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Discussion Starter #1
Hi All!

I am in the midst of removing wallpaper for a client. Three layers in all. The last layer is almost impossible to remove. It seems as if it was placed directly over the drywall. When I get down to the drywall, I can see the orignal joint compund, etc. I am using traditional method of DIFF in a pump sprayer, wallpaper tiger, scrape, etc.

The ultimate goal is to prime, skim the walls, and paint. Any tips for making this less painful??

Pro-Wall--surely you have some tricks up you sleeve (pretty please?)

Richie-C
 

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hope this helps !

When it comes to wallpaper that wont come off theres two ways to fix it.Home depot or lowes carries a sealer for dameged sheetrock it works well and will seal the remaning wallpaper so that you can mud back over it without the wallpaper bubbling out on you.Or you can pick up a box of plus 3 sheetrock mud and mix it to texture form and put on a light coat and it will loosen up what wallpaper you cant get off.Its a little meesy but it works.Ive done alot of tape bed texture work and thats the way ive always done it.There may be other ways to go about it but i think sealing it first and then mudding the walls is the fastest.Hope this helps.

:Thumbs:
 

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Sorry that i forgot the name of the sealer it was late when i posted and couldnt remember it.Also after using gaurdz some spots may still bubble out just cut it out with a utility knife and reseal then mud over it.If you have some spots that give you problems use some 20 min. mud and let it almost come to set then fill the spot and let dry then sand.I personally try not to take jobs where there is wallpaper involed but work is work but its still a pain in the ass.Wallpaper sucks!
 

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I personally try not to take jobs where there is wallpaper involed but work is work but its still a pain in the ass.Wallpaper sucks!
Thank God there are so many contractors with this frame of mind, that just don't understand how to hang or remove it properly. Keeps me busy all year long, and makes me good $$$. And I will add its more unknowledgable contractors that hang it inproperly than homeowners. If you don't know how to do it right, don't do it at all.
 

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Sorry guys im not trying say all wallpaper is bad its like you said some people do not know how to hang it.Ive had wallpaper come off real easy,but then there is wallpaper hangers that dont prime before they hang and thats why its hard to take it off.It just pisses me off that some people do not take pride in their work and make it harder for the next guy that has to take it down.Ive seen some cool wallpaper go up and the guy doing it knew what he was doing.Ive also seen some vinyl go up that looked like stone that i thought was neat.Im not knocking all wallpaper just the dumb ass that doesnt prime before put it up. :cool:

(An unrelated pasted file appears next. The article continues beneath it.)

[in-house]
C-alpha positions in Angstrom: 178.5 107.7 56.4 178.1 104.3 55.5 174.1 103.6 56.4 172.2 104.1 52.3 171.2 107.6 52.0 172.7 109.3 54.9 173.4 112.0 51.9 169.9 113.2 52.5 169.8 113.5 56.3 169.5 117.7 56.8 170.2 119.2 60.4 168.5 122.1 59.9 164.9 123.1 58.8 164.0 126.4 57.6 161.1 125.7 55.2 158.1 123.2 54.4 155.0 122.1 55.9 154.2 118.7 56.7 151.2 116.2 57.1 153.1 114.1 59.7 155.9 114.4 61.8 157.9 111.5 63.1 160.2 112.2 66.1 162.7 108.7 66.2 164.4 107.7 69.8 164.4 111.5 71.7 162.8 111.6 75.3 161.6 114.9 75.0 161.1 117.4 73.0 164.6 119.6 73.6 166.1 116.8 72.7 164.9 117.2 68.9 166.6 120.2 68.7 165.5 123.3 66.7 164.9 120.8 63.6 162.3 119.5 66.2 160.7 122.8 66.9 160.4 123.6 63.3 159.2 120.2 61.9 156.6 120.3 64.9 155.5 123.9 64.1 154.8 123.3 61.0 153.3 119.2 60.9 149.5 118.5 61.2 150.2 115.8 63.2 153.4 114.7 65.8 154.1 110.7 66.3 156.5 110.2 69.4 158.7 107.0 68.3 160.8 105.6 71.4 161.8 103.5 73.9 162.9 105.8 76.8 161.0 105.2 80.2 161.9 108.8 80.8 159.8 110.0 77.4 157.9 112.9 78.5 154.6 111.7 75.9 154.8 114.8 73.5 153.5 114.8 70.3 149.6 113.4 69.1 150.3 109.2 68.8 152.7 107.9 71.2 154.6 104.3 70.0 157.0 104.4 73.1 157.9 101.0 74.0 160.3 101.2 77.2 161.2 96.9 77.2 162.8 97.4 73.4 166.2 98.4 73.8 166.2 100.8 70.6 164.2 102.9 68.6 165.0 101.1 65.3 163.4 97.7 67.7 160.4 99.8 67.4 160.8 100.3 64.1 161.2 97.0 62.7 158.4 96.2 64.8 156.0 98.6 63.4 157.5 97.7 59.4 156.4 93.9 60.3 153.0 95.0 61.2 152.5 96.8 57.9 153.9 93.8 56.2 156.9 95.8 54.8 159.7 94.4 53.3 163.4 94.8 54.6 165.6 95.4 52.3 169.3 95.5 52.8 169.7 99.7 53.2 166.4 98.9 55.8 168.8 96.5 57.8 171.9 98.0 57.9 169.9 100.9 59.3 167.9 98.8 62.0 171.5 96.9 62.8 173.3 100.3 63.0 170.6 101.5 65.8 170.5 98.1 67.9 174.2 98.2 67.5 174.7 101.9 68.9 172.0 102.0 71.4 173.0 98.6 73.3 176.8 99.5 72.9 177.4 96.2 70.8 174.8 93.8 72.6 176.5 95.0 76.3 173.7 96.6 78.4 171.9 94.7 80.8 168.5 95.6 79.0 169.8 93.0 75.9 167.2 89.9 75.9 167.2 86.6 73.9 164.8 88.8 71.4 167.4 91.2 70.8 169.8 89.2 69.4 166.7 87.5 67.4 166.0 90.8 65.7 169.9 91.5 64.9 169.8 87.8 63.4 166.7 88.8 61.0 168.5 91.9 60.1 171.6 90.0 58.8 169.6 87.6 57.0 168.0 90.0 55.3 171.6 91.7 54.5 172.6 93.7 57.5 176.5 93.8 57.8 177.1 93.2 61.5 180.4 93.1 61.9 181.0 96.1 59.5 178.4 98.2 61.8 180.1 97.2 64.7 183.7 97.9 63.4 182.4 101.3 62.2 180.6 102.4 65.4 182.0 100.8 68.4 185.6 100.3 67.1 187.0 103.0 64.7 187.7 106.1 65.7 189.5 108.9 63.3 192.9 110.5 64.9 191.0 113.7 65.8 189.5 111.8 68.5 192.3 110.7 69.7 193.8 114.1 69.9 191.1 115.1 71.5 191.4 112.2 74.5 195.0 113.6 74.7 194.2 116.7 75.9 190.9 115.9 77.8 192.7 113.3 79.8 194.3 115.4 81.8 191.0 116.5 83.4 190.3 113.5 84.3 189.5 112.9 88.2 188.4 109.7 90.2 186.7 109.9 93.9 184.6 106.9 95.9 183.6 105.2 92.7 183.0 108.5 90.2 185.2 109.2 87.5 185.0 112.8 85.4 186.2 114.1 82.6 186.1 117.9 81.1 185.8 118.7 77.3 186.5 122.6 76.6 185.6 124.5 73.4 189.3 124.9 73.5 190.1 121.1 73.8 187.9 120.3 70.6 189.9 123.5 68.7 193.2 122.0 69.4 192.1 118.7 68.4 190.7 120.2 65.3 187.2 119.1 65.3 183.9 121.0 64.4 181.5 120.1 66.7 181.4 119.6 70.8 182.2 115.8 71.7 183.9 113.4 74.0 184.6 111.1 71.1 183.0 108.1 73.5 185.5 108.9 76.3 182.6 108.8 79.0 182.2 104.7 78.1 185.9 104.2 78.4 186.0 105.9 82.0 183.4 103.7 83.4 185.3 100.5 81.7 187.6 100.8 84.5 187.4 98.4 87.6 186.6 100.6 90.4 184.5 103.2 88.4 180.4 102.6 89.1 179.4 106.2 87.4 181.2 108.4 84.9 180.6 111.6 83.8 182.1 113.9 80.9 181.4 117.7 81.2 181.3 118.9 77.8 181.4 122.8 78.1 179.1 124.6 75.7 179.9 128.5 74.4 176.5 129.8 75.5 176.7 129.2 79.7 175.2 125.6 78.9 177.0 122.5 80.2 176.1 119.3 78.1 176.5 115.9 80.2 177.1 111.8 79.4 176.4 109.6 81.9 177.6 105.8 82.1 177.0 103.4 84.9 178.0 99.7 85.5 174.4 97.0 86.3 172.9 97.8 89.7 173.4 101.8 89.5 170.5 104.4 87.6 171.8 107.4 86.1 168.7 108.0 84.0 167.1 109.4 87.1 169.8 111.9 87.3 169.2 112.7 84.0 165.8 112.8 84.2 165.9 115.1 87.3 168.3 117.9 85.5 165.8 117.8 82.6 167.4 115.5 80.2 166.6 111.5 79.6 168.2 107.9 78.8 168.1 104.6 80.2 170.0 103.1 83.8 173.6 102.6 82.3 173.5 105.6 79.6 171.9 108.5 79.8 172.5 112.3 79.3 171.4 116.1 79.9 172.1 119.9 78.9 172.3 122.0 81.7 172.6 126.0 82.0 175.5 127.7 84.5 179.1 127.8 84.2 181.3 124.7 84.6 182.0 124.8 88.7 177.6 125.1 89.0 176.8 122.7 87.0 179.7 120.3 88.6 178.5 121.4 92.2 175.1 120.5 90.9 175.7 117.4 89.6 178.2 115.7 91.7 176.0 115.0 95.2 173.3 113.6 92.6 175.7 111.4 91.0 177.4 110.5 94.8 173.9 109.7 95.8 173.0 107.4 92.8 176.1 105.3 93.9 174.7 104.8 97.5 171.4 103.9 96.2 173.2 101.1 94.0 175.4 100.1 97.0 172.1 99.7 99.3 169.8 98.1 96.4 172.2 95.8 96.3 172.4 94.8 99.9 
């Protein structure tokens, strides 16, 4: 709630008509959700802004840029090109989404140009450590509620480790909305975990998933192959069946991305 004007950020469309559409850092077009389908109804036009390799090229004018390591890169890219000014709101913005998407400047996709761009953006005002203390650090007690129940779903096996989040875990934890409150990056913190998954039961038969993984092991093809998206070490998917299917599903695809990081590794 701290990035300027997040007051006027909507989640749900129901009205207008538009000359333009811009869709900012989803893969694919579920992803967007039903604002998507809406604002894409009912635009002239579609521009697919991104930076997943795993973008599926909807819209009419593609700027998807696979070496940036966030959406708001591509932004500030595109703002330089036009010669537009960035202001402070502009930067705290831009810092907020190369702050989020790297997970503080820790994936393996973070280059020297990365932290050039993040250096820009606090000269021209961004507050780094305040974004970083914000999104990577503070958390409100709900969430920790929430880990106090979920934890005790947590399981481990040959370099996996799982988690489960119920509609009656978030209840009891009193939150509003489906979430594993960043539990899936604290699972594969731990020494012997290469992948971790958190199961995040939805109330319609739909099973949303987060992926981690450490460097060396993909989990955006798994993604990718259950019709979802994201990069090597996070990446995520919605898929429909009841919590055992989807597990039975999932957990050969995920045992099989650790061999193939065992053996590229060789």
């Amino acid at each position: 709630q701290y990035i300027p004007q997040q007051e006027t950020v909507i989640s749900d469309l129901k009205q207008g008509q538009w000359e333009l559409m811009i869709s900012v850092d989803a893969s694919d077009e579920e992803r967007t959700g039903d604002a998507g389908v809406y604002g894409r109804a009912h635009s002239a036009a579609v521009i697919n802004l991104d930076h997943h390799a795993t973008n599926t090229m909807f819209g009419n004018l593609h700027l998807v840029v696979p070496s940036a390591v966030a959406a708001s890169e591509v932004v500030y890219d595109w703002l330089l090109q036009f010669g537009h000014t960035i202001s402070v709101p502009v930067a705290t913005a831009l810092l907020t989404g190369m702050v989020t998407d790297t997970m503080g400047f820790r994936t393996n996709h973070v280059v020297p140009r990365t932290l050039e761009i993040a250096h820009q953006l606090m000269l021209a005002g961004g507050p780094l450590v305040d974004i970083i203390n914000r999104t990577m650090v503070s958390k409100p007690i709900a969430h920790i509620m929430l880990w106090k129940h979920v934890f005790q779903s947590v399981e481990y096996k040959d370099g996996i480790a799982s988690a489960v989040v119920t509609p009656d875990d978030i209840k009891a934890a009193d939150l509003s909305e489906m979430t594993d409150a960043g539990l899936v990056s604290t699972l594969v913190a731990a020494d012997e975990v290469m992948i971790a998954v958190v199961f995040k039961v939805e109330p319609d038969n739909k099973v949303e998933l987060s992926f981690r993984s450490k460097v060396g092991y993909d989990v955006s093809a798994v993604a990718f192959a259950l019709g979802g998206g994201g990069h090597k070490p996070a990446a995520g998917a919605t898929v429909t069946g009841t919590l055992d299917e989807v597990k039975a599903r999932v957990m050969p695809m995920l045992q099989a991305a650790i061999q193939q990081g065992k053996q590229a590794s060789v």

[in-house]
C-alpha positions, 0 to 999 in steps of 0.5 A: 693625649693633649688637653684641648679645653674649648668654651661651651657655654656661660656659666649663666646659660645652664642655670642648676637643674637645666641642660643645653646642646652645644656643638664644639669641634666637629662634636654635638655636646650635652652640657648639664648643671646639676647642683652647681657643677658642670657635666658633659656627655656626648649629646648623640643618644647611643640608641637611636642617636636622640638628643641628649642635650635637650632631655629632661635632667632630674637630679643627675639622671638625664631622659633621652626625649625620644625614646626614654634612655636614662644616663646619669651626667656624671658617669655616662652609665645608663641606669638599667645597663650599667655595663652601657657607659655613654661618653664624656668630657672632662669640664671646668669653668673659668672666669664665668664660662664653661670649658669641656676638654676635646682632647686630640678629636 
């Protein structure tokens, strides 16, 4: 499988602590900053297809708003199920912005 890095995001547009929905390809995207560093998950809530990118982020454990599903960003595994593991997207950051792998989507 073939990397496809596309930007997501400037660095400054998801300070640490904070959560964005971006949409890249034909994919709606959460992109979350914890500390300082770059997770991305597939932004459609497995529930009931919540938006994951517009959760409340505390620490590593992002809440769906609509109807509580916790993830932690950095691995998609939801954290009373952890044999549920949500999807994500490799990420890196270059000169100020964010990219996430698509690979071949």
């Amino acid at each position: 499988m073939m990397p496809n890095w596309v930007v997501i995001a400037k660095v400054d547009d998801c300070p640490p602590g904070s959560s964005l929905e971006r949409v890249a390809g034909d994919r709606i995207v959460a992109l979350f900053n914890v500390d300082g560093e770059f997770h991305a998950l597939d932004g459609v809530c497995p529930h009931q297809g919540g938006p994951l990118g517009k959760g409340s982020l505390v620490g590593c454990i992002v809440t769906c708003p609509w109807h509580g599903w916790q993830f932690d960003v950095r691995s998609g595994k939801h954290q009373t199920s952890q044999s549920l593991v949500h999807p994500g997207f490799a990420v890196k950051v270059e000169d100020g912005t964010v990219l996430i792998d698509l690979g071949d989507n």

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Im not knocking all wallpaper just the dumb ass that doesnt prime before put it up.

All we wallpaper hangers(professional) and removers hate them also, believe me.
 

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Discussion Starter #12
Thanks all for the advice. I scraped all that I could, and decided to go with Gardz--since it seems to be the cure for damaged drywall. I'll then be skim coating. We'll see how it goes!

Thanks!

Richie
 
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Quick question to those that have used Zinsser's Gardz, I've used it but the fumes from it when it was being applied were really bad, some of the guys who were using it started getting really sick, we had to close up the place for the day, do you think that it is the product its self, or maybe it expired or something? We'd really like to find out, maybe we just got a bad can of it or something like that, but does it normally have really strong fumes?
 

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Discussion Starter #15
Yeah--the fumes are strong. If you've used BIN you've probably experienced the same. Except With BIN, I've had to run outside it was so bad!
 

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I just finished a projuct with the same problem... the third layer would not come off. So i first sanded down the overlaped wallpaper with a belt sander, washed the walls, Primed then mudded the walls. It took me aprox. 4 hrs to do the whole kitchen. Next day i sligtly sanded the mud, primed one more time, and the second coat of paint made it look like new drywall job. I ran into this before and found that this method is the most time and cost effective.
 
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